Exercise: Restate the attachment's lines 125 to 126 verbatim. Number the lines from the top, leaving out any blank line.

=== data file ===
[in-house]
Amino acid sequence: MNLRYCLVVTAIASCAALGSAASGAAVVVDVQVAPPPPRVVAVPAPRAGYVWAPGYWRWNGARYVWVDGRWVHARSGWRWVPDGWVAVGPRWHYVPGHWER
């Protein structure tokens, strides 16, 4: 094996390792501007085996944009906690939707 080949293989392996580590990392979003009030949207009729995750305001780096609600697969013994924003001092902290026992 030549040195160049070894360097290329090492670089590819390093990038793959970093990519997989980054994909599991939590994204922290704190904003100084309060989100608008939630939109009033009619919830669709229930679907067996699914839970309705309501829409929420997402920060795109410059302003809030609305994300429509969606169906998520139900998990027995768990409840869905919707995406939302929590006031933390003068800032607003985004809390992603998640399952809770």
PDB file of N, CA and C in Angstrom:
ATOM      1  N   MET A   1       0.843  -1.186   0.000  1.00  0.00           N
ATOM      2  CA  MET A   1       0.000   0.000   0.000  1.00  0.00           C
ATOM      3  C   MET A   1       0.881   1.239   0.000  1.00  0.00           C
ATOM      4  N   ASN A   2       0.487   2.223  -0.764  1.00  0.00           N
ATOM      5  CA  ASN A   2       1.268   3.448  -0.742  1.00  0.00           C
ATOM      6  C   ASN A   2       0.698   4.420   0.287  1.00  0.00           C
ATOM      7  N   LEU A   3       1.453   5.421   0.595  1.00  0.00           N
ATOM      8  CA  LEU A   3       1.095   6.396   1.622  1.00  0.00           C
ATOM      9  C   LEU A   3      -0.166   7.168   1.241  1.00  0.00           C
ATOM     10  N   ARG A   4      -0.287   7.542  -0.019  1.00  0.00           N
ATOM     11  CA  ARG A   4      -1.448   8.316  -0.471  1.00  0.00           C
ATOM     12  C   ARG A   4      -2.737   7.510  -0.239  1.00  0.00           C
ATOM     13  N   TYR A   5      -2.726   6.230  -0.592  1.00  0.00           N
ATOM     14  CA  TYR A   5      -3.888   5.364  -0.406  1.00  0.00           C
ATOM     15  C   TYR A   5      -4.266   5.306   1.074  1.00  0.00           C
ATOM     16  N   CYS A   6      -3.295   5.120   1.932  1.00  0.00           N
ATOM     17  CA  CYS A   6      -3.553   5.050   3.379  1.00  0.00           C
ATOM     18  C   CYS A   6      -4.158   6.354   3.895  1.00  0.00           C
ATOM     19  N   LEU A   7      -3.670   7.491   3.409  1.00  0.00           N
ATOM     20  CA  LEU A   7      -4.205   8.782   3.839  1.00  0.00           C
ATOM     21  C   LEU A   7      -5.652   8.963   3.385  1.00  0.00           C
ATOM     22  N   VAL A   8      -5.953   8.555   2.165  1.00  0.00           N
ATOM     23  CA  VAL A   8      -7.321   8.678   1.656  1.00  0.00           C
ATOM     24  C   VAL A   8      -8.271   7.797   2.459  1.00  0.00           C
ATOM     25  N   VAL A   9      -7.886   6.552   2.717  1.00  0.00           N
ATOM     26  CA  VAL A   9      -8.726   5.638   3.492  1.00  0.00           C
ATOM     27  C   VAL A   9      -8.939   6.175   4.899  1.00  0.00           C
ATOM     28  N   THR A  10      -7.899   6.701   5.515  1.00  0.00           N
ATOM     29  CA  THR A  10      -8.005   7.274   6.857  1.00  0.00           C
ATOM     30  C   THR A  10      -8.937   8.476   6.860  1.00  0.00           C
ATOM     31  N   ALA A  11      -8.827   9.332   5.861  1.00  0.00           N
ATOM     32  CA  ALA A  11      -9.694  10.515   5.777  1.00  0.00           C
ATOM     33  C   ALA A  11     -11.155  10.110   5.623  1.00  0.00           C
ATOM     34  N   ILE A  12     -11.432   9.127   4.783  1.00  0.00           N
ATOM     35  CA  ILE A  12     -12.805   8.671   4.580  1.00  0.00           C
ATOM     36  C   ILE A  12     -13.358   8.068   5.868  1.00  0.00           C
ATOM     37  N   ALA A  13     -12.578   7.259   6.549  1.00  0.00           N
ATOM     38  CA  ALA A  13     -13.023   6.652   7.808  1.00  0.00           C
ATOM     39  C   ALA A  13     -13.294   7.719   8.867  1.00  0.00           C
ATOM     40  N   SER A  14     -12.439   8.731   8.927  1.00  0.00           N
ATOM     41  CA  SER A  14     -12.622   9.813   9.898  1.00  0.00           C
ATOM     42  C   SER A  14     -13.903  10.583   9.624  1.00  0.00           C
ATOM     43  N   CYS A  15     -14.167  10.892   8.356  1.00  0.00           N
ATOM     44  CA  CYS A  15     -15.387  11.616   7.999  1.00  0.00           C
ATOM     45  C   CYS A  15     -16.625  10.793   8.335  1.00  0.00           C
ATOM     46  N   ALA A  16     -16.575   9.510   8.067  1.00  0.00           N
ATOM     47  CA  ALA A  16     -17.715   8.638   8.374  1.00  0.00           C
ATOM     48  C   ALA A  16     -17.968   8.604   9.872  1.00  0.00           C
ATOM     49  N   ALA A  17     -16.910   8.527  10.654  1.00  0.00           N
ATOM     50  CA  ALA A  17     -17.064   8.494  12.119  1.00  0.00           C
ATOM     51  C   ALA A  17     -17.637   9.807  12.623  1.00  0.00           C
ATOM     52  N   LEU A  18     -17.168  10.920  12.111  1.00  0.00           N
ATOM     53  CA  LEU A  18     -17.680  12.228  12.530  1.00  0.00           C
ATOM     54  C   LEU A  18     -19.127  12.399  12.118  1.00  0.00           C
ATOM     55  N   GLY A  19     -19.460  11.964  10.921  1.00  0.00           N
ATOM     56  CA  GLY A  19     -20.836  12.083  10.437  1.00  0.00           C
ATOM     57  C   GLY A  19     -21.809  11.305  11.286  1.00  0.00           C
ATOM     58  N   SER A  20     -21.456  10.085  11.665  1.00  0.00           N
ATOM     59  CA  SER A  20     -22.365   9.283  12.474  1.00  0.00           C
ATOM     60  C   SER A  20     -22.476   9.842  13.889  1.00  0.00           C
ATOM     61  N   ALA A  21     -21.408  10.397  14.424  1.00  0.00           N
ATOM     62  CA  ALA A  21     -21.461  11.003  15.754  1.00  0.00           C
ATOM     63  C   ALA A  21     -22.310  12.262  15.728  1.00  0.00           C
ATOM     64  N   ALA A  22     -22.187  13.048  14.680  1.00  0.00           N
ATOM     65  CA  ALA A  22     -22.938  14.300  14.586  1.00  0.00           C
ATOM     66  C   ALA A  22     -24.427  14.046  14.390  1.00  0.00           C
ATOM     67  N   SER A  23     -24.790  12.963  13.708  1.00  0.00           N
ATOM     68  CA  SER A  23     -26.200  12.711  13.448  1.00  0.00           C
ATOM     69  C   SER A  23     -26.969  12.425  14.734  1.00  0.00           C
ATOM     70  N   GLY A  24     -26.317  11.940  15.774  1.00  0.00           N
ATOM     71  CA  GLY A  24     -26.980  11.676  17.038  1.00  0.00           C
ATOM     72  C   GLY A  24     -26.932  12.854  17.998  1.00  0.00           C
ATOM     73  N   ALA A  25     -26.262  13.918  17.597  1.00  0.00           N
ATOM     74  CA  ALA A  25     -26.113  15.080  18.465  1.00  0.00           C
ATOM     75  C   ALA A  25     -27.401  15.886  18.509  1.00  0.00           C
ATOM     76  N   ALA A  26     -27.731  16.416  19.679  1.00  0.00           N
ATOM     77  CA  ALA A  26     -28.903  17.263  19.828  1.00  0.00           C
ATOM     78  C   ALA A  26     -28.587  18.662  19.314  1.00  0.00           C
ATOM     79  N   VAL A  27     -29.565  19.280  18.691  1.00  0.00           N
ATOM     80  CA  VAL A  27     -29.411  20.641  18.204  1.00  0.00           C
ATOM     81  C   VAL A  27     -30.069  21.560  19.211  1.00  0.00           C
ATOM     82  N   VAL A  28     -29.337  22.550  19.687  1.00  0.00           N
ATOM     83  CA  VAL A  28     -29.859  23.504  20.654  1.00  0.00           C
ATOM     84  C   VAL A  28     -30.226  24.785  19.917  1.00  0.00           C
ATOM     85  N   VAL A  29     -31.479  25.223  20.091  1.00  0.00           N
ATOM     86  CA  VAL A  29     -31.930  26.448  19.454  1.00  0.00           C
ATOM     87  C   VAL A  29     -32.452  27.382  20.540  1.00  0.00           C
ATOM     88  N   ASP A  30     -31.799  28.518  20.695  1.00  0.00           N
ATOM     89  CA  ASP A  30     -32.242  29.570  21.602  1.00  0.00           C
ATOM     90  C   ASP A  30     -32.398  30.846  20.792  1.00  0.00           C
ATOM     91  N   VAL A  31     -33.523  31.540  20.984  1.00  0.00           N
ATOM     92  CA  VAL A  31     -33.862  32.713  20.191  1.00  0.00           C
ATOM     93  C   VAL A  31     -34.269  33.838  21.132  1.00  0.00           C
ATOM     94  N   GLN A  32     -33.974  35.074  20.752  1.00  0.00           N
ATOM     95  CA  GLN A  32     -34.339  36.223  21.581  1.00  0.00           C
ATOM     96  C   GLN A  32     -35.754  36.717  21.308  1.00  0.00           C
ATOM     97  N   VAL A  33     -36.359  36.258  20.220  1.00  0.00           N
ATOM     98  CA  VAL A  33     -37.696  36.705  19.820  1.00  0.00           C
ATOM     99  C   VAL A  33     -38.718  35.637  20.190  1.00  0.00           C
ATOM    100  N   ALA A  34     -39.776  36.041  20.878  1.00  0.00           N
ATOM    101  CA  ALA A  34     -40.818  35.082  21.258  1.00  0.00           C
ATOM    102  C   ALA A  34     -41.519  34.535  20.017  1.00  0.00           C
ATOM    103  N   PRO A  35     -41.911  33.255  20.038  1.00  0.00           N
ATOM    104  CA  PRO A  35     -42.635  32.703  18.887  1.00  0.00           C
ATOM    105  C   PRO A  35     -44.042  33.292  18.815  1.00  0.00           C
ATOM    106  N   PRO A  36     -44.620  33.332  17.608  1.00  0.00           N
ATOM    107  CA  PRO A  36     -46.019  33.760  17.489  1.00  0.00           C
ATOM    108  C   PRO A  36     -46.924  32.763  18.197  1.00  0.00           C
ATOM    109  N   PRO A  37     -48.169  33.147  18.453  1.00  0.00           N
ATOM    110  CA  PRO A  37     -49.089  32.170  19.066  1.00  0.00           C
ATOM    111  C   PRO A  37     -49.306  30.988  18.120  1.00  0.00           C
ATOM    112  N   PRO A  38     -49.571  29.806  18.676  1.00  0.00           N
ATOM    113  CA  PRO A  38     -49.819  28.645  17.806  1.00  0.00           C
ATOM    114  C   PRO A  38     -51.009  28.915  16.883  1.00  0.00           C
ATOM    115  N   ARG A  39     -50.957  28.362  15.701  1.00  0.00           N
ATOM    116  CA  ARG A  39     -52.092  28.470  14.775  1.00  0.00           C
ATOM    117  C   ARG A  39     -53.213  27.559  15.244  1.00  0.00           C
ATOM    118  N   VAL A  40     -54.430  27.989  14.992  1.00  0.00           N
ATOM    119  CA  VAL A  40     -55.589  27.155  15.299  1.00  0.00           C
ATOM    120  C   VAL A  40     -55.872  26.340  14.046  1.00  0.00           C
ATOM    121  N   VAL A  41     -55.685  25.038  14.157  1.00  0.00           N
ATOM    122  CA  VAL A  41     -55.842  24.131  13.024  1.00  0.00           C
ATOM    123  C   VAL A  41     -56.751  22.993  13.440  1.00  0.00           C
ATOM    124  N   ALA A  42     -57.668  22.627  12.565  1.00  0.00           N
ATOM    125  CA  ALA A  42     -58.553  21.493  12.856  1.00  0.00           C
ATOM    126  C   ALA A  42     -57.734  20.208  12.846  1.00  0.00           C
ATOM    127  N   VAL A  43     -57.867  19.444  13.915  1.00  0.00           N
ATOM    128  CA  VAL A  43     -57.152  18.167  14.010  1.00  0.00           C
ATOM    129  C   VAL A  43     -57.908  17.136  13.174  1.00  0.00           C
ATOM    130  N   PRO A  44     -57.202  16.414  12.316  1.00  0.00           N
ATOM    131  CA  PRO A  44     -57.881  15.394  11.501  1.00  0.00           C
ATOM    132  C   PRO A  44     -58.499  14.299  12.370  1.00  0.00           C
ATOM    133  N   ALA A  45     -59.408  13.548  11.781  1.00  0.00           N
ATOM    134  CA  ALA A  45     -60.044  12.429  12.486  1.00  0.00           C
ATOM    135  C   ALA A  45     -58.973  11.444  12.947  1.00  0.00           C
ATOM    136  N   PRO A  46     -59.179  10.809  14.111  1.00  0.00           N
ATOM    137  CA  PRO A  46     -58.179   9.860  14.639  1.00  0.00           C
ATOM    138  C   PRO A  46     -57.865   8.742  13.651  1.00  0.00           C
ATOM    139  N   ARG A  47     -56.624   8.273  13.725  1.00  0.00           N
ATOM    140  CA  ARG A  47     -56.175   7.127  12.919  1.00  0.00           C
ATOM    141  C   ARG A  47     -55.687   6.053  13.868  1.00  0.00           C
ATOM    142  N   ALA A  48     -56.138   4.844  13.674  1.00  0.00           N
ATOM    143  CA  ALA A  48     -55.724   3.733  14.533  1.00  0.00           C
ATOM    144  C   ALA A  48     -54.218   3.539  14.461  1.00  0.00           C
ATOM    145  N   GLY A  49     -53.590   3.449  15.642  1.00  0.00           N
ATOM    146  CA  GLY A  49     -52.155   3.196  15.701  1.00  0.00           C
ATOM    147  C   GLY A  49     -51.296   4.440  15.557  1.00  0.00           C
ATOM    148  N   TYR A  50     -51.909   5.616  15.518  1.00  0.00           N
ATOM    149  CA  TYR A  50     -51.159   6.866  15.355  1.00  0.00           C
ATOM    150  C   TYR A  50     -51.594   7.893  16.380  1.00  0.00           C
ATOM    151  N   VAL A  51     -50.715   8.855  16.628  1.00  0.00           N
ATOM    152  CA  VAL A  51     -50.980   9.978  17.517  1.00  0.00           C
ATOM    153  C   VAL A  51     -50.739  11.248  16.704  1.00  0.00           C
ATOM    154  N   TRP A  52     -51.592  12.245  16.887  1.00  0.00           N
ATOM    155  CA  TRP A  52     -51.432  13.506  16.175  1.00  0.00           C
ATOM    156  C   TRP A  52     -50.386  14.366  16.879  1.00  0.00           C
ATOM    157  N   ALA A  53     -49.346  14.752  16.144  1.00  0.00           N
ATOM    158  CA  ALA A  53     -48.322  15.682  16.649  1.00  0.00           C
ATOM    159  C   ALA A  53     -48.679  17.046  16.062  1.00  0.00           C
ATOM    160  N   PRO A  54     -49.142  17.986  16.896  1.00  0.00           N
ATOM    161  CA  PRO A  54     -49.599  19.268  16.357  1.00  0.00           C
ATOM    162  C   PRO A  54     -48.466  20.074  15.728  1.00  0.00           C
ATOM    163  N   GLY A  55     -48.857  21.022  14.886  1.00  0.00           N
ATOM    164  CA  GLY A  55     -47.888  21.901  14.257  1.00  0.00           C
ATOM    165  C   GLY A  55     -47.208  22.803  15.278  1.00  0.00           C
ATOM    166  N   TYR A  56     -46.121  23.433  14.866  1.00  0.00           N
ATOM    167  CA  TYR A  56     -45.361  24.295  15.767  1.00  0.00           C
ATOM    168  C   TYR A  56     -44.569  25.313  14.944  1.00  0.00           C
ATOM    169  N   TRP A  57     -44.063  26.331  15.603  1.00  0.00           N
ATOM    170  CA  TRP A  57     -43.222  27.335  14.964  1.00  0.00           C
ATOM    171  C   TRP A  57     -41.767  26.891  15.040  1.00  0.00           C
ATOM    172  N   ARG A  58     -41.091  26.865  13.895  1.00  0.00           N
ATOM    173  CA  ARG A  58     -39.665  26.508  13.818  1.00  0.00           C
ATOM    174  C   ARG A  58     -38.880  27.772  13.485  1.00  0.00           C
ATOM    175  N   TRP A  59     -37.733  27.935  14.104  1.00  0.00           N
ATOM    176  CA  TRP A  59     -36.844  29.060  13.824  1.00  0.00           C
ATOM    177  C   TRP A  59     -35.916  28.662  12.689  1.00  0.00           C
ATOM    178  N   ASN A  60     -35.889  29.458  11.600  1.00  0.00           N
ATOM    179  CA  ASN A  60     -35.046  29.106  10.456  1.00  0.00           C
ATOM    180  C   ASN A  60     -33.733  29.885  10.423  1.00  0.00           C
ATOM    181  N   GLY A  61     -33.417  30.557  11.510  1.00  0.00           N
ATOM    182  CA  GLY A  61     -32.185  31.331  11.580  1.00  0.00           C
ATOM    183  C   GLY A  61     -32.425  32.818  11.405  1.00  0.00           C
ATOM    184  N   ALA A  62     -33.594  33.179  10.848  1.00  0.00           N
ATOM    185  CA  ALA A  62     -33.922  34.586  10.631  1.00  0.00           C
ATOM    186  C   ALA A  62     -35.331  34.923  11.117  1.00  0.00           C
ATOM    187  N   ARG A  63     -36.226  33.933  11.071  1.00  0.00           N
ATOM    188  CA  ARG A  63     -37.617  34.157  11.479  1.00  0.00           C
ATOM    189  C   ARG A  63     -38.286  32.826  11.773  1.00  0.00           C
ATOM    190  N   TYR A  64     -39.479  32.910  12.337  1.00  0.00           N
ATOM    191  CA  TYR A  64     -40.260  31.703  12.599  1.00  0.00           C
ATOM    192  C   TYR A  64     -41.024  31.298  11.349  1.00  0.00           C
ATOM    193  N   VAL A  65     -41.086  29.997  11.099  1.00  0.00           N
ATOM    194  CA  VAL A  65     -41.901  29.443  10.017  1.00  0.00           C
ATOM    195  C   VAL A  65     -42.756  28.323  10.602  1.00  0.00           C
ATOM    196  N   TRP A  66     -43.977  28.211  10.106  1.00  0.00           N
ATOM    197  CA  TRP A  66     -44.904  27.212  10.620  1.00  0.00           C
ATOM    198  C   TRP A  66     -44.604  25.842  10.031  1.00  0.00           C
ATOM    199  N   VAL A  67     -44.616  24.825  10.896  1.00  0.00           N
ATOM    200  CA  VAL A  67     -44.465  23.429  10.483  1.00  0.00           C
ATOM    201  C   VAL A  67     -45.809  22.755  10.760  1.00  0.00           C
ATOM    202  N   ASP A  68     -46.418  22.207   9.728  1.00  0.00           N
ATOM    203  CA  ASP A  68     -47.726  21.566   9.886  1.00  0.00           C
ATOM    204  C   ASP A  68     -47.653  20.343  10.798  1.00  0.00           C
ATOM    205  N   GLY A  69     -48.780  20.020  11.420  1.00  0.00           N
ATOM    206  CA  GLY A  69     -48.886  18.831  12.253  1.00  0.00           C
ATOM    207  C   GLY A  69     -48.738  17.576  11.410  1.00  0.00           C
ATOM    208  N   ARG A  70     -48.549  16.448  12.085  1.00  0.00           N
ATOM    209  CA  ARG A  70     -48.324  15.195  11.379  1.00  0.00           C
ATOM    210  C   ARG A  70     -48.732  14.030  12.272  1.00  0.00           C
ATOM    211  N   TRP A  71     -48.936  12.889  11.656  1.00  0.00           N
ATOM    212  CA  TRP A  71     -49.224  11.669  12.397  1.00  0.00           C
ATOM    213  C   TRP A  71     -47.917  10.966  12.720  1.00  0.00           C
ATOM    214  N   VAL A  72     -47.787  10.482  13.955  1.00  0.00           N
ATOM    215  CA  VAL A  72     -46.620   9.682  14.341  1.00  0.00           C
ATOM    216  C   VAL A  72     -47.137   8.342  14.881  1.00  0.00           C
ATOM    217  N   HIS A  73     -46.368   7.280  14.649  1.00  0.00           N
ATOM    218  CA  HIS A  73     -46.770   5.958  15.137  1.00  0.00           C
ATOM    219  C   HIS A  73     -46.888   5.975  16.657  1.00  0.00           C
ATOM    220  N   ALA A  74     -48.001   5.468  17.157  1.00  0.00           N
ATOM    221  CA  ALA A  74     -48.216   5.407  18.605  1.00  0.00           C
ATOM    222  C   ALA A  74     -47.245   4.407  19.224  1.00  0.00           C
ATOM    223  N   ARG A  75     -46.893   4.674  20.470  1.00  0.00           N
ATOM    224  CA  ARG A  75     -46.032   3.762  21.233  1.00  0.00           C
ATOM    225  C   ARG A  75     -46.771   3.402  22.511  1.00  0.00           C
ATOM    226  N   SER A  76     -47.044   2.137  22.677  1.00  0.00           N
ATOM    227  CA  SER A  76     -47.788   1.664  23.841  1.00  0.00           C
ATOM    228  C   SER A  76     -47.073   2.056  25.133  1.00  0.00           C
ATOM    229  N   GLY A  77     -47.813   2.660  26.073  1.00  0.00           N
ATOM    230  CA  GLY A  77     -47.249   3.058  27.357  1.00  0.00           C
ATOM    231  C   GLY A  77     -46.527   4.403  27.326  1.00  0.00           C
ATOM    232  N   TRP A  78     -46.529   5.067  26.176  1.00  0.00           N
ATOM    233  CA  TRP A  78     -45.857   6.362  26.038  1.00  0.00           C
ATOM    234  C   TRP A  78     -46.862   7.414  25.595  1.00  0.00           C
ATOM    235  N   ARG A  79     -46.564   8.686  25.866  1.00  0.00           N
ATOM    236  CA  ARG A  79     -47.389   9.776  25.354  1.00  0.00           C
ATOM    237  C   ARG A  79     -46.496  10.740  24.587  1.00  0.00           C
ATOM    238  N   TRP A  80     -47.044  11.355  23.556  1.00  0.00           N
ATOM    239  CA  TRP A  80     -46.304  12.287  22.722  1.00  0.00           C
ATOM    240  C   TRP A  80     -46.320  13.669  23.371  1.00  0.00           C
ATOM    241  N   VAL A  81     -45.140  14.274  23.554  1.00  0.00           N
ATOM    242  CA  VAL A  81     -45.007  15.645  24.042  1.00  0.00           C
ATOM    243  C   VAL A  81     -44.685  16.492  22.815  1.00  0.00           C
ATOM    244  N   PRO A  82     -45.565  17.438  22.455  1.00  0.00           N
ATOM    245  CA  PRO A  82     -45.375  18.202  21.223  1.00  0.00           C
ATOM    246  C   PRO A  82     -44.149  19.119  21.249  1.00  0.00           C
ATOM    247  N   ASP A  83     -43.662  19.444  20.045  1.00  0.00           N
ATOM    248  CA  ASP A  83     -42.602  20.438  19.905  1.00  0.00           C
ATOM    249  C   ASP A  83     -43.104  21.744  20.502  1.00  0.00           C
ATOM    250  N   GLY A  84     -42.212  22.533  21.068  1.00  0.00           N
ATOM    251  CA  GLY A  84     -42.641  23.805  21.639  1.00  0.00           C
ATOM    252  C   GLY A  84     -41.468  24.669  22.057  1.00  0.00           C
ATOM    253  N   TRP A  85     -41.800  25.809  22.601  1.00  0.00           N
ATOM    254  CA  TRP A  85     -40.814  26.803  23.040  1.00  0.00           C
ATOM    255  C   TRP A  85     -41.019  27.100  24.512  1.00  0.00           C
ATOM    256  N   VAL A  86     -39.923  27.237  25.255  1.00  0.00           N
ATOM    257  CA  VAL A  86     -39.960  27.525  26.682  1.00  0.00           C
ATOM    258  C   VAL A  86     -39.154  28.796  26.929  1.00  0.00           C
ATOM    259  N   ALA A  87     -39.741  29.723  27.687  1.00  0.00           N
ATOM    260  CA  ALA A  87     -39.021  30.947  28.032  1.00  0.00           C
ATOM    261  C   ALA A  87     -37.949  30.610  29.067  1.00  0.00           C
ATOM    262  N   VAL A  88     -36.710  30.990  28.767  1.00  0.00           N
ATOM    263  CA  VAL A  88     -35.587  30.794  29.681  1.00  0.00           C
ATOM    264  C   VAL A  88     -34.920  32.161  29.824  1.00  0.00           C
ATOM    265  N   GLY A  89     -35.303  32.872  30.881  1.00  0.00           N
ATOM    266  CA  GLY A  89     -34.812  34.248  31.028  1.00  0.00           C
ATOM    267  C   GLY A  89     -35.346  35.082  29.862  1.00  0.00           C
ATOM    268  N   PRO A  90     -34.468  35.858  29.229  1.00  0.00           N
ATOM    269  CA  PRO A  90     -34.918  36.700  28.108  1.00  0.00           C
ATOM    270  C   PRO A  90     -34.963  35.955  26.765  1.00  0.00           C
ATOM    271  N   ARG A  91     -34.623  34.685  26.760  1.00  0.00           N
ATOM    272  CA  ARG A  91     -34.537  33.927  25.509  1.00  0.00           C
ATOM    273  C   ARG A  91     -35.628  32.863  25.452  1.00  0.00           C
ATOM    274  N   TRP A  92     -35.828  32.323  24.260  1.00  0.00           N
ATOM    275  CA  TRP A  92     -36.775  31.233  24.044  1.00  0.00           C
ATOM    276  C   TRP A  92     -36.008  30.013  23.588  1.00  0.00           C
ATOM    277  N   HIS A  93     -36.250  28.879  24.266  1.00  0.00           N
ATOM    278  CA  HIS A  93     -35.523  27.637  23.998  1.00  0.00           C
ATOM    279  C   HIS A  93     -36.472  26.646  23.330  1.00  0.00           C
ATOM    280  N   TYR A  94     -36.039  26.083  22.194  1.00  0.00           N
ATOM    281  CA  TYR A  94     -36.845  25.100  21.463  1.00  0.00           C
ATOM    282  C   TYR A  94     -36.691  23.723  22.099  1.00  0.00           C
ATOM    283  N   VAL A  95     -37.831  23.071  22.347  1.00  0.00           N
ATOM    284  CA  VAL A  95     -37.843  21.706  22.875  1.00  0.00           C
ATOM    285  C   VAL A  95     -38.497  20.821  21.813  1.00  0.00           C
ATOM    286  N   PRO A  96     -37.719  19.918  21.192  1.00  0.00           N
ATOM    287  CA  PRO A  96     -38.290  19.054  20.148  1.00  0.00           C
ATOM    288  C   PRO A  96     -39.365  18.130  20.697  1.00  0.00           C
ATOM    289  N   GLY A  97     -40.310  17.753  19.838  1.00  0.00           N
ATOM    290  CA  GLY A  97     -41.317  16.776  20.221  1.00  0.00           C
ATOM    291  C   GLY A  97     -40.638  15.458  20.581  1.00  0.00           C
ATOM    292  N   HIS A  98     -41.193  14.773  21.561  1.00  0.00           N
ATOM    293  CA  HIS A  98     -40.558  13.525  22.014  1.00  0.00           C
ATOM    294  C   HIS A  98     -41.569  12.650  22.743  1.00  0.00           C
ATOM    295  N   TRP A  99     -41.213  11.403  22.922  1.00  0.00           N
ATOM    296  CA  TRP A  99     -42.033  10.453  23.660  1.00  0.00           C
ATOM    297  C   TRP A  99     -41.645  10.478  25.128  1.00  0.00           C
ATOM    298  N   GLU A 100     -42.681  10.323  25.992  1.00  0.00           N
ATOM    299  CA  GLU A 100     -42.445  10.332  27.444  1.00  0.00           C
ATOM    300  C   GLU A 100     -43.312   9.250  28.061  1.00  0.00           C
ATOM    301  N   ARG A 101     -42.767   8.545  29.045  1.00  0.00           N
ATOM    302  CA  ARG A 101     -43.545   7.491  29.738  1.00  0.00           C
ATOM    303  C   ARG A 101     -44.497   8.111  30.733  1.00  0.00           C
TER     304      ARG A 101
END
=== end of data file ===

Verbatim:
ATOM    121  N   VAL A  41     -55.685  25.038  14.157  1.00  0.00           N
ATOM    122  CA  VAL A  41     -55.842  24.131  13.024  1.00  0.00           C